Anthropogenic carbon dioxide (CO₂) emissions reduce pH of marine waters due to the absorption of atmospheric CO₂ and formation of carbonic acid. Estuarine waters are more susceptible to acidification because they are subject to multiple acid sources and are less buffered than marine waters. Consequently, estuarine shell forming species may experience acidification sooner than marine species although the tolerance of estuarine calcifiers to pH changes is poorly understood. We analyzed 23 years of Chesapeake Bay water quality monitoring data and found that daytime average pH significantly decreased across polyhaline waters although pH has not significantly changed across mesohaline waters. In some tributaries that once supported large oyster populations, pH is increasing. Current average conditions within some tributaries however correspond to values that we found in laboratory studies to reduce oyster biocalcification rates or resulted in net shell dissolution. Calcification rates of juvenile eastern oysters, Crassostrea virginica, were measured in laboratory studies in a three-way factorial design with 3 pH levels, two salinities, and two temperatures. Biocalcification declined significantly with a reduction of ~0.5 pH units and higher temperature and salinity mitigated the decrease in biocalcification.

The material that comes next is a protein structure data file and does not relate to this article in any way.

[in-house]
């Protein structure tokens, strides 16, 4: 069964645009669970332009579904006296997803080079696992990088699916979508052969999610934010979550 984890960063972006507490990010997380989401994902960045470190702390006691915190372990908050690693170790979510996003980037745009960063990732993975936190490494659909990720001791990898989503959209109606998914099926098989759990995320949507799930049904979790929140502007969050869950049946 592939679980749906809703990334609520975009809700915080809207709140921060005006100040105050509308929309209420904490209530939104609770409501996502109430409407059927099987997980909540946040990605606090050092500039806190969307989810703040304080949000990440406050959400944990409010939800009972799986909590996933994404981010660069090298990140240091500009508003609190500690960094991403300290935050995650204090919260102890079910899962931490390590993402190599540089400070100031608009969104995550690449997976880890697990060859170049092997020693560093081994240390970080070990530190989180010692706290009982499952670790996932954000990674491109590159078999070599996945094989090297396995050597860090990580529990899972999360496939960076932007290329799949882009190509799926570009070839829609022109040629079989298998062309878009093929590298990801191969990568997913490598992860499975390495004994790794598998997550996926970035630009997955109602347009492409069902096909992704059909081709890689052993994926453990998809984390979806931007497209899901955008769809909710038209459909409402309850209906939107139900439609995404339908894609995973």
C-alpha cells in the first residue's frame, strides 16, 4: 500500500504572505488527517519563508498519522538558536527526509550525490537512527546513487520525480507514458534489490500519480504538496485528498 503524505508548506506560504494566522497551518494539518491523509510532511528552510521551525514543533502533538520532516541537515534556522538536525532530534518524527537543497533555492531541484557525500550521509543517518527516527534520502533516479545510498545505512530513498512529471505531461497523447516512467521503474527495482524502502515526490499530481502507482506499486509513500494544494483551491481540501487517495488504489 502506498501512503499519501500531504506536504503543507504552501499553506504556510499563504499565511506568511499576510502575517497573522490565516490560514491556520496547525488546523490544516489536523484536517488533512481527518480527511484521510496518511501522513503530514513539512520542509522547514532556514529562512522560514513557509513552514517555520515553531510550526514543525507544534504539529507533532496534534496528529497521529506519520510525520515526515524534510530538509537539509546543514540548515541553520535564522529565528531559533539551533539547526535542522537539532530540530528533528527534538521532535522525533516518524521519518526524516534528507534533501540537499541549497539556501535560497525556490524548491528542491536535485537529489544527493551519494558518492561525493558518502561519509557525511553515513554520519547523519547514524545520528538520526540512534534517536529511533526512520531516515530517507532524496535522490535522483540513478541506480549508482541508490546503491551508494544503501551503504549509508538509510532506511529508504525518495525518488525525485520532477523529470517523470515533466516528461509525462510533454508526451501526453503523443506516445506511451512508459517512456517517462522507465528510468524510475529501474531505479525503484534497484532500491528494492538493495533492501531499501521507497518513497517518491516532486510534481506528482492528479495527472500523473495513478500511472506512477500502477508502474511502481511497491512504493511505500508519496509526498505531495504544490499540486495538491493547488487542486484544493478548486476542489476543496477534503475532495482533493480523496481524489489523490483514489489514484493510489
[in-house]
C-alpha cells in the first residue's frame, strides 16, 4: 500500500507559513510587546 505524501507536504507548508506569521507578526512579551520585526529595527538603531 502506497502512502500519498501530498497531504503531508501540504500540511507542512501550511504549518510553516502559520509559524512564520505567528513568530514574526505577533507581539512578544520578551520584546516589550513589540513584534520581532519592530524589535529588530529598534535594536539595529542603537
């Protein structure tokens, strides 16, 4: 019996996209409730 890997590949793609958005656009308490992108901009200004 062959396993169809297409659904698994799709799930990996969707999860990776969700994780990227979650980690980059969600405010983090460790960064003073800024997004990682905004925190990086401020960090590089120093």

Estuaries & Coasts is the journal of the Coastal and Estuarine Research Federation. Begun in 1977 as Chesapeake Science, the journal has gradually expanded its scope and circulation. Today, the journal publishes manuscripts covering aspects of research on physical, chemical, geological or biological systems, as well as management of those systems, at the interface between the land and the sea. The interface is broadly defined to include areas within estuaries, lagoons, wetlands, tidal rivers, watersheds that include estuaries, and near-shore coastal waters. The journal publishes original research findings, reviews, techniques, and comments.
The Coastal and Estuarine Research Federation is a private, nonprofit non partisan organization. The Federation was created in 1971, when the members of two older, regionally-based estuarine research societies (AERS and NEERS) decided that a national organization was needed to address estuarine and coastal issues more broadly. The regionally based Affiliate Societies now number seven and encompass all of the coastal regions that border the United States, Canada and Mexico.